Well, if there was ever a year that was not really up for debate. The incredible Schindler’s List dominated, and was never in doubt, taking seven Oscars from a possible twelve. The Piano, the biggest rival, took three Oscars, for both Actresses, and Screenplay. Spielberg’s other huge success (he’ll never have a year like this again) was Jurassic Park, smashing box office records and winning all three of the technical Oscars for which it was nominated. In Philadelphia meanwhile, Tom Hanks turned to drama with ease, and Bruce Springsteen won Best Song (Neil Young would also have been a worthy winner). A couple of surprises would be Farewell My Concubine not winning Best Foreign Language Film, and the multi-nominated The Fugitive (including Best Picture). But no damage done.
Best Original Score – Michael Nyman (The Piano)
This omission still makes me rub my eyes and look again. The Piano, with characters that love music, with a narrative driven by music, and a movie score that is undoubtedly one of the greatest and most heard in cinema history. And Michael Nyman was not nominated for Best Original Score. I am not going to bash the other nominations in this category, there is no point – this should have been there. The explanation for this derives from part of the music is an old folk tune, thus not wholly original. Oh dear. The Piano was nominated eight times, and won three of the biggest awards of the night, so it was clearly loved across the board. So shocking is this I suspect there are those out there who when asked would say this won the Oscar that year for music. One of the great snubs.
Best Picture – Short Cuts
They did it again. Robert Altman makes a near-masterpiece ensemble piece, and the Academy nominate him for Director but miss out the movie from the Best Picture list. And no nods for any of the actors, we can only assume they cancelled each other out as Short Cuts could easily have filled three or four of the Supporting slots. The movie clearly did not have much support with voters as Best Director was it’s only nomination. I do feel though, as much as there were some darker, more alternative movies getting recognized, the Academy were playing it quite safe in the nineties. Robert Altman was not a safe choice.
Best Supporting Actor – Sean Penn (Carlito’s Way)
I’m not sure Hollywood took Sean Penn very seriously in the early nineties. Perhaps they just saw that bad boy image he had for a while. I think with Dead Man Walking they finally opened their eyes fully and saw Penn acting. Really acting. Well, he happened to pull off a memorable supporting turn in Carlito’s Way – opposite Al Pacino I might add. Penn’s time would come though.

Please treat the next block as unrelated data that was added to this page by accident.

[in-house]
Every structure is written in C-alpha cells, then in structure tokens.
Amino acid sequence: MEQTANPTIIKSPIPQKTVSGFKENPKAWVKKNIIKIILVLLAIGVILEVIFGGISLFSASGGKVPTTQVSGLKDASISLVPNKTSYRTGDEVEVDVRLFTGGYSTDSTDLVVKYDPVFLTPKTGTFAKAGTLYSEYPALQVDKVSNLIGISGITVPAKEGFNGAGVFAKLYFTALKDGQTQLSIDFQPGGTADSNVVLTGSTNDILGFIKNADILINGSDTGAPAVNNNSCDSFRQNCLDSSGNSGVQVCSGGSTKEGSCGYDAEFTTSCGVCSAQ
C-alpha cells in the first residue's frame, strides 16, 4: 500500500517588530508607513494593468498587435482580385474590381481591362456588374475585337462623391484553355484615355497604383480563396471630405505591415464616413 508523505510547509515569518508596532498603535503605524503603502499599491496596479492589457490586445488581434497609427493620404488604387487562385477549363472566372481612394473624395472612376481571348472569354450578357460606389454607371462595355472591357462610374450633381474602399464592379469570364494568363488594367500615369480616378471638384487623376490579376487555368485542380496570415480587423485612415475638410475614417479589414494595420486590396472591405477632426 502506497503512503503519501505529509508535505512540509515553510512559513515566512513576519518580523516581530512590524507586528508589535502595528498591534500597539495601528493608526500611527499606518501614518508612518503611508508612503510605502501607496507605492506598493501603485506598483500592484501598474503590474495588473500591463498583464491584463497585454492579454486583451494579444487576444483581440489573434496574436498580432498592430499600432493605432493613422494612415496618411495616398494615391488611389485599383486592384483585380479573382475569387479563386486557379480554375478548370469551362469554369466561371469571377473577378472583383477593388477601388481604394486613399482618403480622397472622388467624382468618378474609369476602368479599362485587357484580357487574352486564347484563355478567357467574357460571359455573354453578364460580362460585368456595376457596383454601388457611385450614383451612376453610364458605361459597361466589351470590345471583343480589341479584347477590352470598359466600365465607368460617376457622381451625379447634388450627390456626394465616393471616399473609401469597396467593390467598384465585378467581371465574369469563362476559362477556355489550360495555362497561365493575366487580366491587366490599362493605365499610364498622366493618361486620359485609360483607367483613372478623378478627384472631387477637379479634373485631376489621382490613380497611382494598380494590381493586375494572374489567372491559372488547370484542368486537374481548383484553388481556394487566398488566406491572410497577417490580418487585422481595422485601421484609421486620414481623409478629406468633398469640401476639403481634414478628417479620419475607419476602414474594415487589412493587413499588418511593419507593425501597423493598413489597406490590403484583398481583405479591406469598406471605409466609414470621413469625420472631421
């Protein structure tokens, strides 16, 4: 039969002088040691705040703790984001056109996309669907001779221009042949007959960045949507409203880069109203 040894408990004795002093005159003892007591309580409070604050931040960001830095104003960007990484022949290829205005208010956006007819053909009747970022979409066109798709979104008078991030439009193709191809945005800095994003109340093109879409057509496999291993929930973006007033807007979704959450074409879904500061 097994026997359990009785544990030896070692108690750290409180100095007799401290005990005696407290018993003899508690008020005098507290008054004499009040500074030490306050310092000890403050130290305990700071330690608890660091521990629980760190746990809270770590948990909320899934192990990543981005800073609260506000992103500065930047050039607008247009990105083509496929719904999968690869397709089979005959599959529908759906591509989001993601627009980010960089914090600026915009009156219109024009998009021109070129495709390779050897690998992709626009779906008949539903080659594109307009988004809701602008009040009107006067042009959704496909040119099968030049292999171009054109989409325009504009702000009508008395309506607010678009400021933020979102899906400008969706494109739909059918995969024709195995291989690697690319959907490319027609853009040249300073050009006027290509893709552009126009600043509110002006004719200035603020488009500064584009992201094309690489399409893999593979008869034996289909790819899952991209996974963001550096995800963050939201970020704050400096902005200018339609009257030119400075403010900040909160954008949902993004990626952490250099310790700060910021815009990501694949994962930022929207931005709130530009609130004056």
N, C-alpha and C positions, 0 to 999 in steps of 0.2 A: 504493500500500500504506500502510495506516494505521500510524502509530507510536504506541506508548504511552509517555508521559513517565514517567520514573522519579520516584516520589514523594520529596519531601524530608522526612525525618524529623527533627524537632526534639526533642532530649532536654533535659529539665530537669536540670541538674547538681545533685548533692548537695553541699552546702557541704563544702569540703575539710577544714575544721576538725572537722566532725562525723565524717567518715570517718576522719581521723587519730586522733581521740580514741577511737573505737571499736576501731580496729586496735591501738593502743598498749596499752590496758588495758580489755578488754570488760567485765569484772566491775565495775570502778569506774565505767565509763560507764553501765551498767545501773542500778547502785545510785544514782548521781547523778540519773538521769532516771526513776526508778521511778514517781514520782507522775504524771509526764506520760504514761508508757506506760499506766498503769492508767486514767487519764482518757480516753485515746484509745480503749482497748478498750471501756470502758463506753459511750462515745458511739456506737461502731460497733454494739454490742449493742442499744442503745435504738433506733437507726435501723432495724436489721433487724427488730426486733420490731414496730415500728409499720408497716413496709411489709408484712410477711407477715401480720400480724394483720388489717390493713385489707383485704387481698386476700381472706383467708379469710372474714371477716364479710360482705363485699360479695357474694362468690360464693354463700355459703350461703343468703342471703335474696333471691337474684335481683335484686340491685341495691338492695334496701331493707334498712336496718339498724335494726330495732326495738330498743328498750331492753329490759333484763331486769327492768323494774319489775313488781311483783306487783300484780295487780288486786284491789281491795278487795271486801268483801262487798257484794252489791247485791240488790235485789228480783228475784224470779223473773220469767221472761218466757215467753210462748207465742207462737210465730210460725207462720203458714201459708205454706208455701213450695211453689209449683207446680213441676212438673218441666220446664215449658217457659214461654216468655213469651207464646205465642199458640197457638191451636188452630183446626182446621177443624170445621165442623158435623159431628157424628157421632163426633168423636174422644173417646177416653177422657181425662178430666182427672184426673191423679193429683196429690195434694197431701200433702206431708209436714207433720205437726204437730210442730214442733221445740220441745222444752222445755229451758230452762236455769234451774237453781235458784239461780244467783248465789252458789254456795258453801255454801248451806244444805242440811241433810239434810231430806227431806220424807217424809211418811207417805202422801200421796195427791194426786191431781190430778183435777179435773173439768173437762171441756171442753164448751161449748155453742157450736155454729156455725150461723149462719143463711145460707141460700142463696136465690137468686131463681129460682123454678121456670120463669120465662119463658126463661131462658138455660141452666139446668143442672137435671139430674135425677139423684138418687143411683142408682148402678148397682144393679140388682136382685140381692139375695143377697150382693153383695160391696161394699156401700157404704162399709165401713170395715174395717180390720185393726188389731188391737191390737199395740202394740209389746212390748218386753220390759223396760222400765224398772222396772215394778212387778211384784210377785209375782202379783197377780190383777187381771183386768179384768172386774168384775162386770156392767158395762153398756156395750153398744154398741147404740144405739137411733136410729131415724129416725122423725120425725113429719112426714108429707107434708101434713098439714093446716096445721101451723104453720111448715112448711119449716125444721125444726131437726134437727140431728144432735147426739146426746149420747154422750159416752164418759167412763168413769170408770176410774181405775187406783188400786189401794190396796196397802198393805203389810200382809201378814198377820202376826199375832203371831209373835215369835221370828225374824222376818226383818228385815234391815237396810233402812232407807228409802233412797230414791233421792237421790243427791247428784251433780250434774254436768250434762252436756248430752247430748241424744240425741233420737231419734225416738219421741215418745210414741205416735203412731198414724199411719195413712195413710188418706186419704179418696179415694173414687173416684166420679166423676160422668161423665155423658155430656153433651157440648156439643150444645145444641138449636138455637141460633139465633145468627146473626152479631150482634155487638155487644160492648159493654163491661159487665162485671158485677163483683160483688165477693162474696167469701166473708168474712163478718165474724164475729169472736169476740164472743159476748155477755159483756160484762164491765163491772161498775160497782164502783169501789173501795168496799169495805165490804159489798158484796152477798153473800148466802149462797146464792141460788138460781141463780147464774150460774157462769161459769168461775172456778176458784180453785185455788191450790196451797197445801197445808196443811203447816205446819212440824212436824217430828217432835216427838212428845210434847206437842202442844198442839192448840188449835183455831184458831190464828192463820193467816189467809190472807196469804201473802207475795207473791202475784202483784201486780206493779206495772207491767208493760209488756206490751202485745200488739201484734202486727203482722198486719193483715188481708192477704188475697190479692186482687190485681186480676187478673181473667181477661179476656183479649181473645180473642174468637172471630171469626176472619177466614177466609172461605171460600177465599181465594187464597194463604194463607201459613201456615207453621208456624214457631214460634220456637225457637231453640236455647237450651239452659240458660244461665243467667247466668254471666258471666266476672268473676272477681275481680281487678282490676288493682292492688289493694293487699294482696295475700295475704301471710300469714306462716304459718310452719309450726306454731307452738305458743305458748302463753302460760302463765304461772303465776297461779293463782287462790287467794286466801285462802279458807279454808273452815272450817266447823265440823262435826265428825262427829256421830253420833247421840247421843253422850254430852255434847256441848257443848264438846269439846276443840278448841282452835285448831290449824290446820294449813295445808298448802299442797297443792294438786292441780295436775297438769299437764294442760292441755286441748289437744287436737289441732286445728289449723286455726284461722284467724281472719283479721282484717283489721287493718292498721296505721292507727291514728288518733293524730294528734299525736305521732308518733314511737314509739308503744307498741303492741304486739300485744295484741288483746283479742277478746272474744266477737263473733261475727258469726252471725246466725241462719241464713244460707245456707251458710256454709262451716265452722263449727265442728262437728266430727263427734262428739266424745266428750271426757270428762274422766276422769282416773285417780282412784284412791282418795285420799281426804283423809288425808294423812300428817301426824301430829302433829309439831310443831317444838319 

Best Actor – Robin Williams (Mrs Doubtfire)
With the Academy’s history of favoring drama over comedy you can understand characters saving thousands of lives, or wrongly imprisoned, or being fired for having AIDS, might carry more credibility than a character who puts on a dress. It is not always as black and white as that, especially not with the likes of Robin Williams. There are comparisons, of course, to Tootsie, but that notched an impressive ten nominations to Mrs. Doubtfire‘s one (which it won for Make-Up). Williams is in terrific form though as the dad who wants desperately to make amends and see his kids, but also as the flamboyant housekeeper – and at times hilariously in between. When comedy performances get rewarded, this is where you look.
Best Picture – Philadelphia
You get the feeling when it came to the crunch they just did not go for Philadelphia as first expected. Tom Hanks was a sure-thing for some time, but Denzel Washington was not nominated, and neither was director Jonathan Demme (who was surely still hot off the press from his win two years prior). It came away with two Oscars, but many feel at the time that Philadelphia, with its heart-felt and well executed story, would have made the Best Picture five.
Originally posted 13th October 2014.